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N.D. Loses Reinvention Officer, Adds Customer Success Role

Staff changes at the North Dakota Information Technology Department include a new role focused on citizen satisfaction with the state’s digital services, and the departure of its CDO-like chief reinvention officer.

by / July 6, 2020
North Dakota State Capitol, credit North Dakota Government

The North Dakota Information Technology Department (ITD) saw two changes to its C-suite staff last month, with the announcement of the agency’s first chief customer success officer (CCSO) on June 17 and the impending departure of its chief reinvention officer (CRO).

A news release on the agency’s website announced Jeff Hensel as CCSO, a role intended to help ITD improve the state’s delivery of digital services to citizens. He’ll be responsible for integrating technology into business processes, developing a “voice of customer” program and elevating the role of business owners in helping the state achieve business-related goals. Hensel is the director of services modernization for Microsoft, a job from which he’s taking an 18-month leave of absence to assume the CCSO role, according to the news release.

“Digital transformation is impacting the world at a rapid pace — which has been accelerated by the recent pandemic,” Hensel said in a statement. “Our state's ability to provide services to the citizens of North Dakota needs to accelerate accordingly. Those who live in, visit and do business in North Dakota should expect innovation and simplification. We are at a true inflection point in which to respond to those expectations through reinventing how they interact and partner with our state government.”

The state's governor, Doug Burgum, used to work at Microsoft as well.

While Hensel was walking in the door — metaphorically, as most of ITD’s staff are still working remotely — another of the agency’s key staffers was walking out. Kevin Parker will step down as CRO at the end of August, 11 months after being appointed to the role.

Parker has worked in various state or local IT departments in at least six states, spending between six months and five years in each. Besides his time as North Dakota’s CRO, his LinkedIn page shows he was an acting CIO for Illinois’ Department of Veteran Affairs, a strategic adviser and director of government innovation in Rhode Island, various roles at the Department of Innovation and Technology and city council of Boston, a digital strategy consultant for Mobile, Ala., and a data analyst for Las Vegas, among other things.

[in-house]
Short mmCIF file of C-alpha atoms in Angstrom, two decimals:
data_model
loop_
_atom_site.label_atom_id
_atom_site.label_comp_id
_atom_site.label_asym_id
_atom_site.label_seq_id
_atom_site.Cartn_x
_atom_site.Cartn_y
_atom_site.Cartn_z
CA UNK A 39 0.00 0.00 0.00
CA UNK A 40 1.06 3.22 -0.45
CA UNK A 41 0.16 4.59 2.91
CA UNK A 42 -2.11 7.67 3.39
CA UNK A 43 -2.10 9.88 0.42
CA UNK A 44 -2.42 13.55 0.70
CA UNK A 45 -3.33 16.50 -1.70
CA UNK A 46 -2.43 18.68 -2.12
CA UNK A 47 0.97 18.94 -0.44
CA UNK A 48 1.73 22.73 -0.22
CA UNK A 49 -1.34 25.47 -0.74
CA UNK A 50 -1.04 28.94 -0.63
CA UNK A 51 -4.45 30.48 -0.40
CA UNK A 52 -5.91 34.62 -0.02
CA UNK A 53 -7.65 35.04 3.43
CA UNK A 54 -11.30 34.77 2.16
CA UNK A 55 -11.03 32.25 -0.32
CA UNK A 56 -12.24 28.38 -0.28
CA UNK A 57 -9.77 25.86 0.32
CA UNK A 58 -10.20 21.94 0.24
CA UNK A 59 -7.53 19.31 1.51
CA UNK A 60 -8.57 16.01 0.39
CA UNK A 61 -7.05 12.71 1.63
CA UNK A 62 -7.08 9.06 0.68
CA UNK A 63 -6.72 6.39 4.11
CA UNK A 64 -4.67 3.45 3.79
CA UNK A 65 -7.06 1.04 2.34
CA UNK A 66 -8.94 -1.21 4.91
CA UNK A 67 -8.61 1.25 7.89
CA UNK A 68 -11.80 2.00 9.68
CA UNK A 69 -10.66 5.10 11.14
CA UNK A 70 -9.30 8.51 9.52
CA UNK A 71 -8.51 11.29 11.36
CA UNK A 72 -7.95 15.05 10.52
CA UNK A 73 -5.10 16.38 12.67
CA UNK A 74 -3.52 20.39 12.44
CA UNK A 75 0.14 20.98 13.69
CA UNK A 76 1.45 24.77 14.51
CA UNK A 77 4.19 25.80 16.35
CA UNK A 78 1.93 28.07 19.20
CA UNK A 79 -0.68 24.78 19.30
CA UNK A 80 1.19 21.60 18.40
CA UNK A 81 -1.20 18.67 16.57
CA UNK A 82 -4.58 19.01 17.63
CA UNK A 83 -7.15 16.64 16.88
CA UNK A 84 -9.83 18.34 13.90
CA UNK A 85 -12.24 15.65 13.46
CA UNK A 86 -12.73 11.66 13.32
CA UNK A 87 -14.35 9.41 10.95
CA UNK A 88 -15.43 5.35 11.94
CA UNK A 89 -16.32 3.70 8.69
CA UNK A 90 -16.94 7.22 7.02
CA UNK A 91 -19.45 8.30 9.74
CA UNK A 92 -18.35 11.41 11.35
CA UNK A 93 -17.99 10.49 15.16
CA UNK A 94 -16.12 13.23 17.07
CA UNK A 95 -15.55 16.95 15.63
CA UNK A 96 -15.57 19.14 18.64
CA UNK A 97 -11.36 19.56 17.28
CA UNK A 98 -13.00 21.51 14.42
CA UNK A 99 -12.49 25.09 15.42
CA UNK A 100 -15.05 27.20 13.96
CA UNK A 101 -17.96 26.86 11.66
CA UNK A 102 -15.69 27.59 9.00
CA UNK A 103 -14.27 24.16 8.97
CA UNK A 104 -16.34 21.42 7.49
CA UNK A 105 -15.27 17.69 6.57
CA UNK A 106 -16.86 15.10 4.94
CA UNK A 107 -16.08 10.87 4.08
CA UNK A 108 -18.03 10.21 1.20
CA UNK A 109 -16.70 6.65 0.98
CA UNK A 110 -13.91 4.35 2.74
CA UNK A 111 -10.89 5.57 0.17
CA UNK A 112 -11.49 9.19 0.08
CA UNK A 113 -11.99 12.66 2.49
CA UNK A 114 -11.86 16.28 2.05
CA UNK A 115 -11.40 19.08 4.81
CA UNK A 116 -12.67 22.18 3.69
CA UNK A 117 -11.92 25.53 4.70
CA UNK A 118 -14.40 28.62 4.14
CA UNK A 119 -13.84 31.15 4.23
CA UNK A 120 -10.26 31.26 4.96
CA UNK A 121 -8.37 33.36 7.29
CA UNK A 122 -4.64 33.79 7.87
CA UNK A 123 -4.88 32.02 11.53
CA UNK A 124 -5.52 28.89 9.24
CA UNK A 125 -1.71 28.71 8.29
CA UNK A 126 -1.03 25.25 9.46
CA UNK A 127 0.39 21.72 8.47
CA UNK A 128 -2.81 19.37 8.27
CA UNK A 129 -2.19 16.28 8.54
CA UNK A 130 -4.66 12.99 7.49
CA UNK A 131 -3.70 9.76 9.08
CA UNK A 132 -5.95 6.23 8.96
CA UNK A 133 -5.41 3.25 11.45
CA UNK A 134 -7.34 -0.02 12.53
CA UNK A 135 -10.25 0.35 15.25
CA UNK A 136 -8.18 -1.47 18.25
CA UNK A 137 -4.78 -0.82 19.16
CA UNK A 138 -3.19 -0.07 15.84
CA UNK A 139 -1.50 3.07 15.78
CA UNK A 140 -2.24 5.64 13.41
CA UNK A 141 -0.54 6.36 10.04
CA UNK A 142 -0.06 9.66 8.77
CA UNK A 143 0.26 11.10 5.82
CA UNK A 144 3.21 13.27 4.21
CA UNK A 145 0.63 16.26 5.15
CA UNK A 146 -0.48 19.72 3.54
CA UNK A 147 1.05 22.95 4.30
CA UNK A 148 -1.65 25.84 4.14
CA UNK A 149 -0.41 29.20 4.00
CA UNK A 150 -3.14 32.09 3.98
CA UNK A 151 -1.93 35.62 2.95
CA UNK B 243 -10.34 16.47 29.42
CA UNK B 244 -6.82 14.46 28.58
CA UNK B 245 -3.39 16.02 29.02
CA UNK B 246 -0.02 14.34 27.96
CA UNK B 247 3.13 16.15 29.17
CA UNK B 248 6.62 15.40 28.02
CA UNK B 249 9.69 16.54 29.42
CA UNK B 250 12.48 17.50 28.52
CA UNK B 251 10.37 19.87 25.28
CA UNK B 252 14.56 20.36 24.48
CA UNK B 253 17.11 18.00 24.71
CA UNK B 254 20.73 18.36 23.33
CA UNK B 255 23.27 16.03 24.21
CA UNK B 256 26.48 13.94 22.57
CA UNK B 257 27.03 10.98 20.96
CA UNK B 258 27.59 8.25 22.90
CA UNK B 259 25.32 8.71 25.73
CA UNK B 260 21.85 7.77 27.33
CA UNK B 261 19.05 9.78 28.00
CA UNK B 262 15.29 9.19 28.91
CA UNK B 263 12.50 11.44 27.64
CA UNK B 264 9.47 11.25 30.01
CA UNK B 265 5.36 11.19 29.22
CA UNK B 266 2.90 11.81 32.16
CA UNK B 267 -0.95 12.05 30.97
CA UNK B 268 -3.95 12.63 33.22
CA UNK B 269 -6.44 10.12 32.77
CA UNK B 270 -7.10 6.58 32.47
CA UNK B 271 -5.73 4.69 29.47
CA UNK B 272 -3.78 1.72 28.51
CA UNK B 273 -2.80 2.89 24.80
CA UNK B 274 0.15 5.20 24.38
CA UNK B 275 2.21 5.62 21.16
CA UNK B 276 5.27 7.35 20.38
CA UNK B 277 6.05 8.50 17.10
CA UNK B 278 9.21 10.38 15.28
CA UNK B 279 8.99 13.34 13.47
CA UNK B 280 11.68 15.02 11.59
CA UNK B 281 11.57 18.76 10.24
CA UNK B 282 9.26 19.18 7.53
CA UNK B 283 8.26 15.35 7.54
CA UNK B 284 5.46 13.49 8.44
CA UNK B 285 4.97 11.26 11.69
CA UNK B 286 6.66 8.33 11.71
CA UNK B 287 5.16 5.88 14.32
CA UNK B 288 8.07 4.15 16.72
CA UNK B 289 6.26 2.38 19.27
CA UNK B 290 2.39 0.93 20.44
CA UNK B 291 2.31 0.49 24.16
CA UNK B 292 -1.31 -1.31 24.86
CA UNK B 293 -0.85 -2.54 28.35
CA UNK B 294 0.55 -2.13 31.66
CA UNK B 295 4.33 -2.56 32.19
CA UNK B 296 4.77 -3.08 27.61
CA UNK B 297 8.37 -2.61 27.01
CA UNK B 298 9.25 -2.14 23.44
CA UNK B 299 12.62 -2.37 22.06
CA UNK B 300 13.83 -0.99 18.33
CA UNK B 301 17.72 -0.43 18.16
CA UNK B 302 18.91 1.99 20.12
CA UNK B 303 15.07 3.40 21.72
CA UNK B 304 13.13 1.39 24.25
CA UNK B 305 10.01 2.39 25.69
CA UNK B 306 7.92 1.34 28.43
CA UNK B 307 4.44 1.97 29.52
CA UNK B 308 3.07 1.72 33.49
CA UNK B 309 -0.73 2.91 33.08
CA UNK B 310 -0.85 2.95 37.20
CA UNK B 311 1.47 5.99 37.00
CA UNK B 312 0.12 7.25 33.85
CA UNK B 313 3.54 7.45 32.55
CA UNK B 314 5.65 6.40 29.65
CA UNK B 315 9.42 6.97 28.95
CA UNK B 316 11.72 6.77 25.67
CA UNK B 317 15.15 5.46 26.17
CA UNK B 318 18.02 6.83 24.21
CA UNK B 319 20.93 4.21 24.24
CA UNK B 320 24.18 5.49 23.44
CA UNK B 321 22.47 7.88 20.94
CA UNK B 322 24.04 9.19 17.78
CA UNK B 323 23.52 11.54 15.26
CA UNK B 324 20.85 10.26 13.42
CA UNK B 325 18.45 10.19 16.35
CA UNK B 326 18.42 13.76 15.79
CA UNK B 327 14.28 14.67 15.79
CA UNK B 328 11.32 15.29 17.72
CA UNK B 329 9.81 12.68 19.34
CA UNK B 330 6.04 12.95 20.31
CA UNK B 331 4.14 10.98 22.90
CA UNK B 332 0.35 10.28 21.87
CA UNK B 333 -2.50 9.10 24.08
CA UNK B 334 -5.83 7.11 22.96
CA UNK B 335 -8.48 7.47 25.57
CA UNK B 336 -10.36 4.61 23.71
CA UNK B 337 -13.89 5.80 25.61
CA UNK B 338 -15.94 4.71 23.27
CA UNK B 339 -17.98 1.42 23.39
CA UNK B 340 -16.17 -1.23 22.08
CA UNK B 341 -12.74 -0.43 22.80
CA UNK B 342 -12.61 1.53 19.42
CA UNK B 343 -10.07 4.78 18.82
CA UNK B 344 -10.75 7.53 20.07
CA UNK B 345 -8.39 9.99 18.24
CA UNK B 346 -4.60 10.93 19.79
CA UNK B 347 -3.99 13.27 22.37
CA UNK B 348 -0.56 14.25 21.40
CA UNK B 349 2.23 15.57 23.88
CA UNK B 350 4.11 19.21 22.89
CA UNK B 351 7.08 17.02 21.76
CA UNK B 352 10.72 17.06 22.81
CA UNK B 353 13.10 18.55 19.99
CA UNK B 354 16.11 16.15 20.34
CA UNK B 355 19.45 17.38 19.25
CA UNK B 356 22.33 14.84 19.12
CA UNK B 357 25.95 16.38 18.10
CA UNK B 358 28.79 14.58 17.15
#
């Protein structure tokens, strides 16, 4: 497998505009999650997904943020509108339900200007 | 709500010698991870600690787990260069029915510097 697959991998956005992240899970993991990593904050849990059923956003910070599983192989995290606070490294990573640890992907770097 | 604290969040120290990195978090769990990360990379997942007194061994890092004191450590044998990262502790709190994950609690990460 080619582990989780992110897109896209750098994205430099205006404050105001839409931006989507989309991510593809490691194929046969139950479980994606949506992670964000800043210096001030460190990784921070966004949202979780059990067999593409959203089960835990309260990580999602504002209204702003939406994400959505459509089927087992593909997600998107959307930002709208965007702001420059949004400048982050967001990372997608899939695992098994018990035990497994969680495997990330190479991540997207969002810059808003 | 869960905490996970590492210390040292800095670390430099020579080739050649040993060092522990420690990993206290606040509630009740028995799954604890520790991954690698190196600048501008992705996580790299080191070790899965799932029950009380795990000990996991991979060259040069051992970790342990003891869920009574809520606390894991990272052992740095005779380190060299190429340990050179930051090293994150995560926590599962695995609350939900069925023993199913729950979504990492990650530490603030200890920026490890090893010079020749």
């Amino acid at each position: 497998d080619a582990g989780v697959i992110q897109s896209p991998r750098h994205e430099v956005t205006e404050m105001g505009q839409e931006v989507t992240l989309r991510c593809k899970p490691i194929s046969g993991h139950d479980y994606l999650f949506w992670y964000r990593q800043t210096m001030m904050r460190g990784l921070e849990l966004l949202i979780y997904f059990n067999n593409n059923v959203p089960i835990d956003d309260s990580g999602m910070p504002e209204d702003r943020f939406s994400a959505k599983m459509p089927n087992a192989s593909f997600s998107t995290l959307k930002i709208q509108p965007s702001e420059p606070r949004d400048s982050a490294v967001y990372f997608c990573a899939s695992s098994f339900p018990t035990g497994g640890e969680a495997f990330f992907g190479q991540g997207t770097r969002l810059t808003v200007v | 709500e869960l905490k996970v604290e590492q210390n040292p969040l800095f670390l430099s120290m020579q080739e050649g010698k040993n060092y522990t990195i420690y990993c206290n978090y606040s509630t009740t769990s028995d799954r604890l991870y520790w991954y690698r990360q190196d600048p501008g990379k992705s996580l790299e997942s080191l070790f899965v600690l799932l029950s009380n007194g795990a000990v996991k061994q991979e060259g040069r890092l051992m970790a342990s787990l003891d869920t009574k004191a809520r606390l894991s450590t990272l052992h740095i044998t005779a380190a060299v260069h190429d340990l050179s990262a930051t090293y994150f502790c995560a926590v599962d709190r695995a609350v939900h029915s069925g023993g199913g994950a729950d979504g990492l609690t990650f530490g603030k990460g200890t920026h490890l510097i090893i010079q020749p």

Parker’s predecessor was North Dakota’s first CRO Julie Cabinaw, who held the role from August 2018 to July 2019.

ITD spokeswoman Kelly Ivahnenko said the CRO is similar to what other states have called the chief data officer, and the position will be refilled. She said for the last several months, the CRO and the rest of ITD has been busy making sure telework is up and running: equipment, how-to guides, multi-factor authentications and VPNs and training people on collaboration tools they needed to become more comfortable in their new environment.  

“North Dakota has a strong focus on reinventing government to serve citizens, and that obviously takes on a number of different opportunities, particularly during a pandemic, when we’re focused on protecting lives and livelihoods,” she said. “Digital services, continuity of government, providing seamless services to North Dakotans wherever they are on any device is one of the overarching drivers for that position.”

Ivahnenko said ITD has no plans to cut staff in the face of COVID-19 for now, and that its share of the state’s CARES Act allotment from the federal government is more than $67.6 million, to be spent by Dec. 31. She said this includes $17 million to bolster cybersecurity, $23.9 million for telework and $26.8 million for digital government services.

Editor's note: The timeline of Kevin Parker's departure has been corrected.

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Andrew Westrope Staff Writer

Andrew Westrope is a staff writer for Government Technology. Before that, he was a reporter and editor at community newspapers for seven years. He has a Bachelor’s degree in physiology from Michigan State University and lives in Northern California.

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